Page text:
We meet the Romulans, who as we learn later from Spock, have the same common ancestry as Vulcans, but are not as yet in their data base. They are aggressive and hostile, claiming planets and planting the mine fields. Only warp drive saves the Enterprise from destruction. Note for the future: in TNG, Roddenberry noted that he did not want races portrayed as fully malignant--hence Worf. Will the same premise apply here, or is it still too early in the ST universe?
Command philosophy has been debated before, to the degree that T'Pol doubted human suitability for exploration, a premise she dialectically revises. Reed too must rethink his belief that Captains are Captains, and orders must be obeyed regardless. Archer (and Picard) believe in a less formal style of command--true orders must be followed but presumably no one could rise to the rank of star ship captain without appreciating the necessity for a competent bridge crew to advise...
A couple of tech. notes: would a wound as serious as Reed's really allow him to continue to function, and were those shields Archer and Reed used really sufficient to protect from a blast that destroyed some of the hull?
EPISODE TWENTY- NINE : DEAD STOP
AIR DATE: Wednesday, OCTOBER 9, 2002
DEAD STOP virtually sequels MINEFIELD. ( I had originally typed MINDFIELD, and I wonder if the latter isn't a bad analogy?). In need of repair from the Romulan assault, the damaged Enterprise finds an automated spacestation which, in return for some warp drive plasma, repairs the ship, and heals Malcolm whose leg had been impaled by the mine he was disabling.
Relief, however, becomes horror when Travis "dies." Desperately seeking answers, Archer, T'Pol and Trip search the station, locating what appears to be a morgue filled with aliens of different races including the not quite expired Travis. . Of course, Archer and crew rescue Travis before he expires, destroy the station and escape. The doctor explains that the "crew" of the station had implanted an interface which allowed station computers to convert impulses from Travis' cerebral cortex to data used to run the repair facility.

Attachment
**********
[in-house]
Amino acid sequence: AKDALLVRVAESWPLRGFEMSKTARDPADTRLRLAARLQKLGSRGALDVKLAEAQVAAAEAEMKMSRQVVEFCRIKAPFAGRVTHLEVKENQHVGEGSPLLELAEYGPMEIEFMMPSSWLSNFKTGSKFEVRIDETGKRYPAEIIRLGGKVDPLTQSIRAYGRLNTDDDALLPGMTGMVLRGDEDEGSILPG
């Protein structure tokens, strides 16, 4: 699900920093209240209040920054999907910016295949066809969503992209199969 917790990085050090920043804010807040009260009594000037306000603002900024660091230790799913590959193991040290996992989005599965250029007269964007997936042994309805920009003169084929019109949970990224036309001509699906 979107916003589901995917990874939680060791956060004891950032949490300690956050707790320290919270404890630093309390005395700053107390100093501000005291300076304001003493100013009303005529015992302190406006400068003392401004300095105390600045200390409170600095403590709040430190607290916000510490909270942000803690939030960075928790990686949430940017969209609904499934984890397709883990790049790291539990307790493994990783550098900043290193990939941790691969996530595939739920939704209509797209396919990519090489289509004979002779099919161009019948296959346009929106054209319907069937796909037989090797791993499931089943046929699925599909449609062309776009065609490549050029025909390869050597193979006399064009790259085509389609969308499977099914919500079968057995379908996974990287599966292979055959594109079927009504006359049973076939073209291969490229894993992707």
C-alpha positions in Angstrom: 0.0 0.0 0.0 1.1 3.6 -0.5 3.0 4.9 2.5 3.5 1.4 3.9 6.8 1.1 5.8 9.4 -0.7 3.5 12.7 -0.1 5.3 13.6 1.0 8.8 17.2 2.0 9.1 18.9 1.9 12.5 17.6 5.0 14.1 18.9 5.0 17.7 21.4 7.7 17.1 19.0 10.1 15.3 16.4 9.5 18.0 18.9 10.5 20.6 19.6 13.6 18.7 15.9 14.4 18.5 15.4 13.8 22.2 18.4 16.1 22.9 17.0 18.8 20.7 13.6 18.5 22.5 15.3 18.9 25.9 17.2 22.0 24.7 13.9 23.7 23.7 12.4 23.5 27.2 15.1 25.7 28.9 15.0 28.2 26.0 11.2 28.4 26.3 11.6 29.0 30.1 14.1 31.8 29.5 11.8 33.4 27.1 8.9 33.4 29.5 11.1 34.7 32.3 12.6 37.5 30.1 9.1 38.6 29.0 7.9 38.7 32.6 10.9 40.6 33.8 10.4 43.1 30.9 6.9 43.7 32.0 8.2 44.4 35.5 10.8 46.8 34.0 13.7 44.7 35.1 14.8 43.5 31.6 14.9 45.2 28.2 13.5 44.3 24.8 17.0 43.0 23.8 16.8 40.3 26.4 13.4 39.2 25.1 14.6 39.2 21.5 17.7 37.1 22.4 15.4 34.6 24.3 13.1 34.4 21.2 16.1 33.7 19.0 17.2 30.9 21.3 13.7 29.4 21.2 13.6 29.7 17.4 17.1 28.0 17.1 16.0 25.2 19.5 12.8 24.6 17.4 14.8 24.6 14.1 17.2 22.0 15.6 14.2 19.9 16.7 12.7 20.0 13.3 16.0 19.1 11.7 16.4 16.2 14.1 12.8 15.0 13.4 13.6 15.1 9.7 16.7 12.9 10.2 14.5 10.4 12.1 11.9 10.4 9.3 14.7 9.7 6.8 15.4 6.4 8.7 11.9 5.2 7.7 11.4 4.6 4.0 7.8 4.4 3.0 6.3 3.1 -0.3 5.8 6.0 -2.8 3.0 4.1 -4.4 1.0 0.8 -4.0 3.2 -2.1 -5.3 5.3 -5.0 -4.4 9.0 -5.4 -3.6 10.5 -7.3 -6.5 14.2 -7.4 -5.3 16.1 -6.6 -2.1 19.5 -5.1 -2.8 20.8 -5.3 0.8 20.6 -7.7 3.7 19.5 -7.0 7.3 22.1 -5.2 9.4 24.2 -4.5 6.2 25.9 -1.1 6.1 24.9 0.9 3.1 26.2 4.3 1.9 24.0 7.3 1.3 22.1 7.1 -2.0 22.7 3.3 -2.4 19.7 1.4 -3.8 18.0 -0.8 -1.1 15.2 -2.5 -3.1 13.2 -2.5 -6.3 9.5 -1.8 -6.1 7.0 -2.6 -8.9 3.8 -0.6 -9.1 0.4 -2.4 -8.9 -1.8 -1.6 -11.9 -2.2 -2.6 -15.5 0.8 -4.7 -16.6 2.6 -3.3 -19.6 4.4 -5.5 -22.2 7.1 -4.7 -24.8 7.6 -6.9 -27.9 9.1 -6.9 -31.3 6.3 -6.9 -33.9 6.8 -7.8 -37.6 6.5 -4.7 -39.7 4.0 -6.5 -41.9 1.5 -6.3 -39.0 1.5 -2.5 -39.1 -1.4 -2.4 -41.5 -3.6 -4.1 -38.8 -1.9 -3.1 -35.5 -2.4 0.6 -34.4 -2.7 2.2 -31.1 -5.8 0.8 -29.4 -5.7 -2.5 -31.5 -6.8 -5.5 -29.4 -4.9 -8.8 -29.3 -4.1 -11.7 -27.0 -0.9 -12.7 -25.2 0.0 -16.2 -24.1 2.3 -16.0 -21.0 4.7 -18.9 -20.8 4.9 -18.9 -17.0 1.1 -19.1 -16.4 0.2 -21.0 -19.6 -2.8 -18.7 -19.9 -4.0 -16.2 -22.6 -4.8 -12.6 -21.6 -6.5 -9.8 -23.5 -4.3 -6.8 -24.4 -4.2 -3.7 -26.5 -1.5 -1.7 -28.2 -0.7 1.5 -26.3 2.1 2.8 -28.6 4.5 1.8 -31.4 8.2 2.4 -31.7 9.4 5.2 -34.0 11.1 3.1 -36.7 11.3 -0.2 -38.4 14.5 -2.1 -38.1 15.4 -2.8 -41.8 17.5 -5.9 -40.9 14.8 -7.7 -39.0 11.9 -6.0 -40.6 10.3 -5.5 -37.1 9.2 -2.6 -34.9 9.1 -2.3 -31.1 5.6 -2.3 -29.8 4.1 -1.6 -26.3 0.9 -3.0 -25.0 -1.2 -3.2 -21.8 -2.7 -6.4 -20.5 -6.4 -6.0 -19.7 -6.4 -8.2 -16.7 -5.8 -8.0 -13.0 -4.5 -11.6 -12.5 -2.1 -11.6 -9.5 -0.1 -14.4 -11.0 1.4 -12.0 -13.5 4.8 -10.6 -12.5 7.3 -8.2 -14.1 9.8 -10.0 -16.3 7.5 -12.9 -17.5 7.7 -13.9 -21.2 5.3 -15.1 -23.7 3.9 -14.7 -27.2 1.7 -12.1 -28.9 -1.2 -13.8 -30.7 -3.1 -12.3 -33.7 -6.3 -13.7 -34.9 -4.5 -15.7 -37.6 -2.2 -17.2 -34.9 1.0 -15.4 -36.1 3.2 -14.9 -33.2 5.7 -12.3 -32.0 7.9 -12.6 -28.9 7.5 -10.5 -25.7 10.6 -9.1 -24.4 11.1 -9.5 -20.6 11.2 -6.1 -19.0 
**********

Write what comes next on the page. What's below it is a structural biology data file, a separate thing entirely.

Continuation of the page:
...But, as the last scene fades, the station is seen repairing itself. I wonder what race is thus introduced?
EPISODE THIRTY: A NIGHT IN SICK BAY
AIR DATE: Wednesday, OCTOBER 17, 2002
I wasn't sure whether I was watching A NIGHT IN SICK BAY, or A NIGHT AT THE OPERA. STAR TREK of course enjoys "breaking the rules" as did Shakespeare when he blended comedy and tragedy; a synthesis classical authorities denied. In TNG many Data episodes such as A FIST FULL OF DATAS occasioned a laugh or two, as did his attempts to be human (such as when Dr. Crusher tried to teach the android how to dance).
Our current episode finds Archer, badly in need of a plasma injector, having to plead, beg and undergo various humiliations at the mercy of the Kreetassans for offenses as mundane as eating in front of then or not setting ship's time to theirs. More seriously, I suppose, the Captain's anxiety heightens when his dog Porthos falls ill for apparently committing the gravest of offenses, using a sacred tree of the Kreetassans as a bathroom. All is well, though: Porthos is healed, and the crew gets two plasma injectors.
Romantically, Archer's sleepless night of worry is less angst-driven by sexually fantasizing about T'Pol, a 'vision' that may have reality based implications.
The episode features the good Dr. Phlox whose idiosyncrasies include trying to catch a bat, and toenail clipping. We also learn he holds multiple degrees in psychiatry and veterinary medicine as well as being an MD. I am glad to see him getting more air time.
If ST manages to weave morality tales with drama (the pragmatic theory of Sidney), some lessons may emerge. Allowing viewers to see the 'human" side of the characters engages our sympathy. Perhaps as well, seeing Archer in a deferential mode reminds us that even starship captains must occasionally "bend their knee." Kirk learned that in dealing with Tribbles.
We do not know much about the Kreetassans except that their cultural norms brook no exception. Ignorance is no excuse, and "when in Rome..." All in all, the episode works and advances our knowledge of what pre-Kirk Star Fleet must face if it wishes to "boldly go...."
EPISODE THIRTY-ONE: MARAUDERS
AIR DATE: Wednesday, OCTOBER 30, 2002